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Math Help - functionally complete set of connectives

  1. #1
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    functionally complete set of connectives

    I have to proof that the connective {|} is functionally complete.
    According to the definition :

    A set of connectives C is complete if whatever valuation function is definable in terms of the conectives of C

    I have that v(\phi | \psi) = 0 iff v(\phi) = v(\psi) = 1

    As a suggestion I have : Proof that (NOT \phi)eq(\phi|\phi)

    Can someone guide me?

    Thank's
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  2. #2
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    Quote Originally Posted by Jagger View Post
    I have to proof that the connective {|} is functionally complete.
    According to the definition :

    A set of connectives C is complete if whatever valuation function is definable in terms of the conectives of C

    I have that v(\phi | \psi) = 0 iff v(\phi) = v(\psi) = 1

    As a suggestion I have : Proof that (NOT \phi)eq(\phi|\phi)

    Can someone guide me?

    Thank's
    Well, I think it is obvious, that the system of connectives \wedge, \vee, \neg, that is "and", "or" and "not", is complete (proof: think of the distributive normal form of a propositional function, aka. valuation function).
    If that's agreed, I would just try to show that these three basic connectives can be defined in terms of |. I assume that | stands for the "Sheffer stroke", i.e. for a|b :\Leftrightarrow \neg(a\vee b).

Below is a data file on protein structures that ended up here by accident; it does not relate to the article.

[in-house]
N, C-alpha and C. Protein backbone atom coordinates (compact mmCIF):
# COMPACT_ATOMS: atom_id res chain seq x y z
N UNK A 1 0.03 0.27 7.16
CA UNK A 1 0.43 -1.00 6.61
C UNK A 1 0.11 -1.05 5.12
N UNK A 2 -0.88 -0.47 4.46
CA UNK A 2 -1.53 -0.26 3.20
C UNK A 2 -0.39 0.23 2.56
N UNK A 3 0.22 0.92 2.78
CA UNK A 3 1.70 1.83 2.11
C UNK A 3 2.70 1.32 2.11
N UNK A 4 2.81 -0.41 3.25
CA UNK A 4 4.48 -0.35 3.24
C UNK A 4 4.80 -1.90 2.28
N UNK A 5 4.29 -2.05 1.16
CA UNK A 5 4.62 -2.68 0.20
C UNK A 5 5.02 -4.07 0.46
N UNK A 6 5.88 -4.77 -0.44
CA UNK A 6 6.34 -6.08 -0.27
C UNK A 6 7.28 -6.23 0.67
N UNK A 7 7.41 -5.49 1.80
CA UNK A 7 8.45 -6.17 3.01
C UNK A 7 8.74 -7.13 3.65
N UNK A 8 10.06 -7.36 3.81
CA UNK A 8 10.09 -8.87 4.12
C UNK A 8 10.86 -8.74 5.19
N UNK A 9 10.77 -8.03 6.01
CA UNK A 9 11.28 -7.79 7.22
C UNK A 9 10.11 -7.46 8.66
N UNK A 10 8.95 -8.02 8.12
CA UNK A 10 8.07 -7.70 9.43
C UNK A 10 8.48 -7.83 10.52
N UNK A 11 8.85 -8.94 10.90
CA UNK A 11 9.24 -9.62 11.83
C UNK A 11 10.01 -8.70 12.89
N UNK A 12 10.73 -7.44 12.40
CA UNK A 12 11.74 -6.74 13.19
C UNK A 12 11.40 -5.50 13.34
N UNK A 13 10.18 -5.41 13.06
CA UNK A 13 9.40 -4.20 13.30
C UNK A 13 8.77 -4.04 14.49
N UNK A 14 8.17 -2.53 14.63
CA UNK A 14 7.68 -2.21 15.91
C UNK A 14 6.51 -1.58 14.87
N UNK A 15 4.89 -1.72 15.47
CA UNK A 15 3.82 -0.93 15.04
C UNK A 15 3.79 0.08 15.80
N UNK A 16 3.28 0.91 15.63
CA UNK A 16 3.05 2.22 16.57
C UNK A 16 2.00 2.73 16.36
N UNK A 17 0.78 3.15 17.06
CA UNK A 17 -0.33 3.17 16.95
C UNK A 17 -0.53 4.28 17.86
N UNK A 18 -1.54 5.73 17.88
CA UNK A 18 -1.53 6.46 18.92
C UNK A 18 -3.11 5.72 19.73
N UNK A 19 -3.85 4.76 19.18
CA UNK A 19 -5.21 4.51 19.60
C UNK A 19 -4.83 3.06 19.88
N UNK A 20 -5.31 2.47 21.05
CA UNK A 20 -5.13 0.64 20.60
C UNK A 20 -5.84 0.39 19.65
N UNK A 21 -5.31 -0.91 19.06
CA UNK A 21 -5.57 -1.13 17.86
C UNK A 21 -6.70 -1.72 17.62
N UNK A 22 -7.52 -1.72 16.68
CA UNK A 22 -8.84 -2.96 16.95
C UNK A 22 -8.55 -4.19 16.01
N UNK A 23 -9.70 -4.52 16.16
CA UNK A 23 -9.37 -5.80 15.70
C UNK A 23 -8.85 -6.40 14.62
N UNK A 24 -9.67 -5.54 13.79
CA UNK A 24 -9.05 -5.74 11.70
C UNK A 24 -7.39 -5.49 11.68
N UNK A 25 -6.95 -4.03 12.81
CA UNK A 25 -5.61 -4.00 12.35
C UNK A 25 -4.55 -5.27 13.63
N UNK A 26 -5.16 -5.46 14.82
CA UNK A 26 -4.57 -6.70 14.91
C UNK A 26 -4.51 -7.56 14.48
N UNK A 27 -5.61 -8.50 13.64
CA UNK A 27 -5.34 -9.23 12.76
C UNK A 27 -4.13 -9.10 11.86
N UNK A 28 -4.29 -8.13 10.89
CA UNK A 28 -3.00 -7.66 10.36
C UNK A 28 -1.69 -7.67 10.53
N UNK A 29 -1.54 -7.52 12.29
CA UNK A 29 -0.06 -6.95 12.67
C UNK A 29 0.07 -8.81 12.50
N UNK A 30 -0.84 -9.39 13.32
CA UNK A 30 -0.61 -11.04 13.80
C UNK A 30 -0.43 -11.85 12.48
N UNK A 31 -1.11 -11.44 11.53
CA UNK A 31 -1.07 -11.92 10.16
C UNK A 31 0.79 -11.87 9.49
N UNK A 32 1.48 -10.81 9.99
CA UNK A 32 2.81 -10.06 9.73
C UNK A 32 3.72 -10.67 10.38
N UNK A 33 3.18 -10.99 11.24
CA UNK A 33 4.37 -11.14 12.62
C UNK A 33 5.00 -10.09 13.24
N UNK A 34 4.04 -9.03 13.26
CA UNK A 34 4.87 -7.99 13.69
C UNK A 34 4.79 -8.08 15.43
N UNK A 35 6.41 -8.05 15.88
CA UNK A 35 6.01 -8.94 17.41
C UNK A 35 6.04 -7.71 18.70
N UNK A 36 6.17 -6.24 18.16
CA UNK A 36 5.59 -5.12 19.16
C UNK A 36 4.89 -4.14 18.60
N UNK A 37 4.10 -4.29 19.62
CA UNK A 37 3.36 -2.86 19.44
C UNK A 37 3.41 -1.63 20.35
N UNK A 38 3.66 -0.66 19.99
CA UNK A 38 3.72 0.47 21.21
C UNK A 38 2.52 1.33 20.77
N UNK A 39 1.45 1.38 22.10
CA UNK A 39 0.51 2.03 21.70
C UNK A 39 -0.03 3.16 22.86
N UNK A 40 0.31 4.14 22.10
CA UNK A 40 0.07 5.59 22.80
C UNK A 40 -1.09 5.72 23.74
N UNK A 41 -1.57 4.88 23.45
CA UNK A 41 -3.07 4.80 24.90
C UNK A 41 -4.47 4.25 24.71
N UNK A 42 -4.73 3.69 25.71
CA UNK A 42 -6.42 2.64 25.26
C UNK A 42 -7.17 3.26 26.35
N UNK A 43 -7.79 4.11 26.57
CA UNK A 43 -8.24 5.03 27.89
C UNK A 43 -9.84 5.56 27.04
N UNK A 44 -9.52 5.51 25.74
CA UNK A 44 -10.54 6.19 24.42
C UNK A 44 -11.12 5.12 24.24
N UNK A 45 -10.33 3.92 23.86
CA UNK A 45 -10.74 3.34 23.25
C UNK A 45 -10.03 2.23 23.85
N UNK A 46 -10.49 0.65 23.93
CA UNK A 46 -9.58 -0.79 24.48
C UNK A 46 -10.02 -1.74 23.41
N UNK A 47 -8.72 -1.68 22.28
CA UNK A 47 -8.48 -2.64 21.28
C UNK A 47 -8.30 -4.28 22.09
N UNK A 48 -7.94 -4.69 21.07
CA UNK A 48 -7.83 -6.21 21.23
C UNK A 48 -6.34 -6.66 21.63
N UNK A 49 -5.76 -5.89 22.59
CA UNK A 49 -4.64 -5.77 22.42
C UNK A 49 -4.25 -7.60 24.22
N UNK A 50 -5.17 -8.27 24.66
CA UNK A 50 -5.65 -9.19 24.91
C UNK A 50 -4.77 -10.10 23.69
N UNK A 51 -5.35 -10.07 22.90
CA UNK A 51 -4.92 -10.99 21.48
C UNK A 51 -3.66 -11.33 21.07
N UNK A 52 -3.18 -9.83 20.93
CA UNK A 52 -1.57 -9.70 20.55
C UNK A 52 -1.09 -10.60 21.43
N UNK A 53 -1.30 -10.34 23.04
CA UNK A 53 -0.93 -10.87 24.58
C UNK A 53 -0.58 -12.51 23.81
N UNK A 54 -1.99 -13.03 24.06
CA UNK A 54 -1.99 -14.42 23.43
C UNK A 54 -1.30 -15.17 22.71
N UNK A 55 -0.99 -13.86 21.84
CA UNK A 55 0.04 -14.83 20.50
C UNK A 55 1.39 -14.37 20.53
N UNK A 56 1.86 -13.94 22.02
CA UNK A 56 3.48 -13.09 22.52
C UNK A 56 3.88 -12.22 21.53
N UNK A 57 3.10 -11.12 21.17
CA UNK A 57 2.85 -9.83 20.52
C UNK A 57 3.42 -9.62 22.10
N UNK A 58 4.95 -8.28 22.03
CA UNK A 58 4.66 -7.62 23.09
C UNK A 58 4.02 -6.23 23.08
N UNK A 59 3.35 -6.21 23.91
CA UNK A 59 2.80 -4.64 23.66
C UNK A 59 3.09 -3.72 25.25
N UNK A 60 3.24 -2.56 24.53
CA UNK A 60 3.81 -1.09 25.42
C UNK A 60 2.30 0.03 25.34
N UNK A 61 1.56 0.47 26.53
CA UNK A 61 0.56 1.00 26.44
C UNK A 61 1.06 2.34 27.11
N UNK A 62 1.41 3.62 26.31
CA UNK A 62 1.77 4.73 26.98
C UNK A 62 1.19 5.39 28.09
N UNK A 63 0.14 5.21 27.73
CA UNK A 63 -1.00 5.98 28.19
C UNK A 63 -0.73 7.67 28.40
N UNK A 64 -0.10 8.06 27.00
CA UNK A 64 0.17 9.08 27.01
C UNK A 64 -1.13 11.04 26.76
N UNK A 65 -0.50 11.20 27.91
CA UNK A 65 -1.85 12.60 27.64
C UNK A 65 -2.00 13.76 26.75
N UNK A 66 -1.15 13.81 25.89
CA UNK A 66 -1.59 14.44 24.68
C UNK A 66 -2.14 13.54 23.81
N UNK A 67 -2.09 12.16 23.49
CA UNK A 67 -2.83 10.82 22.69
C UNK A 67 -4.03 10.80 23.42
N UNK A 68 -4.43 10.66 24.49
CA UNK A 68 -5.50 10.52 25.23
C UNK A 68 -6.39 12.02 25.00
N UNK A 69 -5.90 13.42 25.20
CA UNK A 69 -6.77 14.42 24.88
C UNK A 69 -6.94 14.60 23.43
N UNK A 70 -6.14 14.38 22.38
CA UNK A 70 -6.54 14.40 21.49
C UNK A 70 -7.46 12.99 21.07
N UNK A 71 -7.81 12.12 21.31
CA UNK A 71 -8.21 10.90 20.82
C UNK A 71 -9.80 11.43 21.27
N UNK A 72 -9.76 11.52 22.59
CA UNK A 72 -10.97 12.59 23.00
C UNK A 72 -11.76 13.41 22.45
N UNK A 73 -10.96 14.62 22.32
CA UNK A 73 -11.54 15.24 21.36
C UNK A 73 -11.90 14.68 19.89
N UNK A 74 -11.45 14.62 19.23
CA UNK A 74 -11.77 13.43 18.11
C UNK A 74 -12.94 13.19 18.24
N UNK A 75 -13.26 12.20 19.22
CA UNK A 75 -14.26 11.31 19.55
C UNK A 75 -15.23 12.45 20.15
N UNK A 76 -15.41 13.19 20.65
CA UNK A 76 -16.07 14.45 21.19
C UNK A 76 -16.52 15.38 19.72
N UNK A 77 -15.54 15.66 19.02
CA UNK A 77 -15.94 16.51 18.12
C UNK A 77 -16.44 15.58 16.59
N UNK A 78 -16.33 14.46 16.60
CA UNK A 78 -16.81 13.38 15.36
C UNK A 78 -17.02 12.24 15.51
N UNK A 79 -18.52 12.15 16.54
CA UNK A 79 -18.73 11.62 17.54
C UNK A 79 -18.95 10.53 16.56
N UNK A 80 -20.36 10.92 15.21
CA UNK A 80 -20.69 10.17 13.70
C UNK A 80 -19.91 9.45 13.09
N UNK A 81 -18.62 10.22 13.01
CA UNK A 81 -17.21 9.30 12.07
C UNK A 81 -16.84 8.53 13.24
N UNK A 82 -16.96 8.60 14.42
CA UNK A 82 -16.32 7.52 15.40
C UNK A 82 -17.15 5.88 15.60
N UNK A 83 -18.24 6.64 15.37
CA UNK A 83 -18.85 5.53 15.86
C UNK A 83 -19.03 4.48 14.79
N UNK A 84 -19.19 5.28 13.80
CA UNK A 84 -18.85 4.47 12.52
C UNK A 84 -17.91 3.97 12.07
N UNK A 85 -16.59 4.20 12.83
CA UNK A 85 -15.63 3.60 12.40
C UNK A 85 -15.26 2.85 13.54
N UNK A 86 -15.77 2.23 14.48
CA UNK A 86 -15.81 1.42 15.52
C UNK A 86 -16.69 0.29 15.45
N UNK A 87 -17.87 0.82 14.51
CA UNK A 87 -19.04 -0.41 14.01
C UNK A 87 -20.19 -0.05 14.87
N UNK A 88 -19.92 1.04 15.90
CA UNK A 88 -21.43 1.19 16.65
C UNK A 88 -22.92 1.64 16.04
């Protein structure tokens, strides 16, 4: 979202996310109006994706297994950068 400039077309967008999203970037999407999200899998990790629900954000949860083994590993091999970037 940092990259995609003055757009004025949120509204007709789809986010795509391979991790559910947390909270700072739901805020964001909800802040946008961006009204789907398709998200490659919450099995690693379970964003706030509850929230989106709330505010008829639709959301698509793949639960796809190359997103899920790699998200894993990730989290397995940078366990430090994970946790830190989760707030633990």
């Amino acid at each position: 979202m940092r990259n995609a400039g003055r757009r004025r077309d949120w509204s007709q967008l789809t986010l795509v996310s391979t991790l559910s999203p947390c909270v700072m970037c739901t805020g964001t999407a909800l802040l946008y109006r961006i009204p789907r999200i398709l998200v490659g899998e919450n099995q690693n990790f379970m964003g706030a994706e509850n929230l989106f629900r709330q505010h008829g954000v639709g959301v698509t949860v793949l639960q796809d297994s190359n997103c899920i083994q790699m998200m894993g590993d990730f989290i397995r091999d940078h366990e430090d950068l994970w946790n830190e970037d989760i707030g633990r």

If so, negation of a can be expressed as a|a.

    a\vee b is \neg (a|b), in other words, (a|b)|(a|b).

    Similarly for a\wedge b, since a\wedge b is equivalent to \neg (\neg a \vee \neg b), you get that a\wedge b is equivalent to (a|a)|(b|b)
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  3. #3
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    Ok thanks for your answer but I can't understand the meaning of functionally complete set of connectives.
    As you said one connective y functionally complete when you can found a propositional formula formed in terms of NOT OR AND conectives equivalent to the other one...Is this true? or how can I know exactly when a connective or a set of connectives are functionally complete?

    From the book of Dirk Van Dalen says "For each n-ary connective $ defined by its valuation function,
    there is a proposition τ, containing only p1, . . . , pn, ∨ and ¬, such that
    |= τ ↔ $(p1, . . . , pn). " but I don't understand the meaning of this Theorem
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  4. #4
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    Quote Originally Posted by Jagger View Post
    Ok thanks for your answer but I can't understand the meaning of functionally complete set of connectives.
    As you said one connective y functionally complete when you can found a propositional formula formed in terms of NOT OR AND conectives equivalent to the other one...Is this true? or how can I know exactly when a connective or a set of connectives are functionally complete?

    From the book of Dirk Van Dalen says "For each n-ary connective $ defined by its valuation function,
    there is a proposition τ, containing only p1, . . . , pn, ∨ and ¬, such that
    |= τ ↔ $(p1, . . . , pn). " but I don't understand the meaning of this Theorem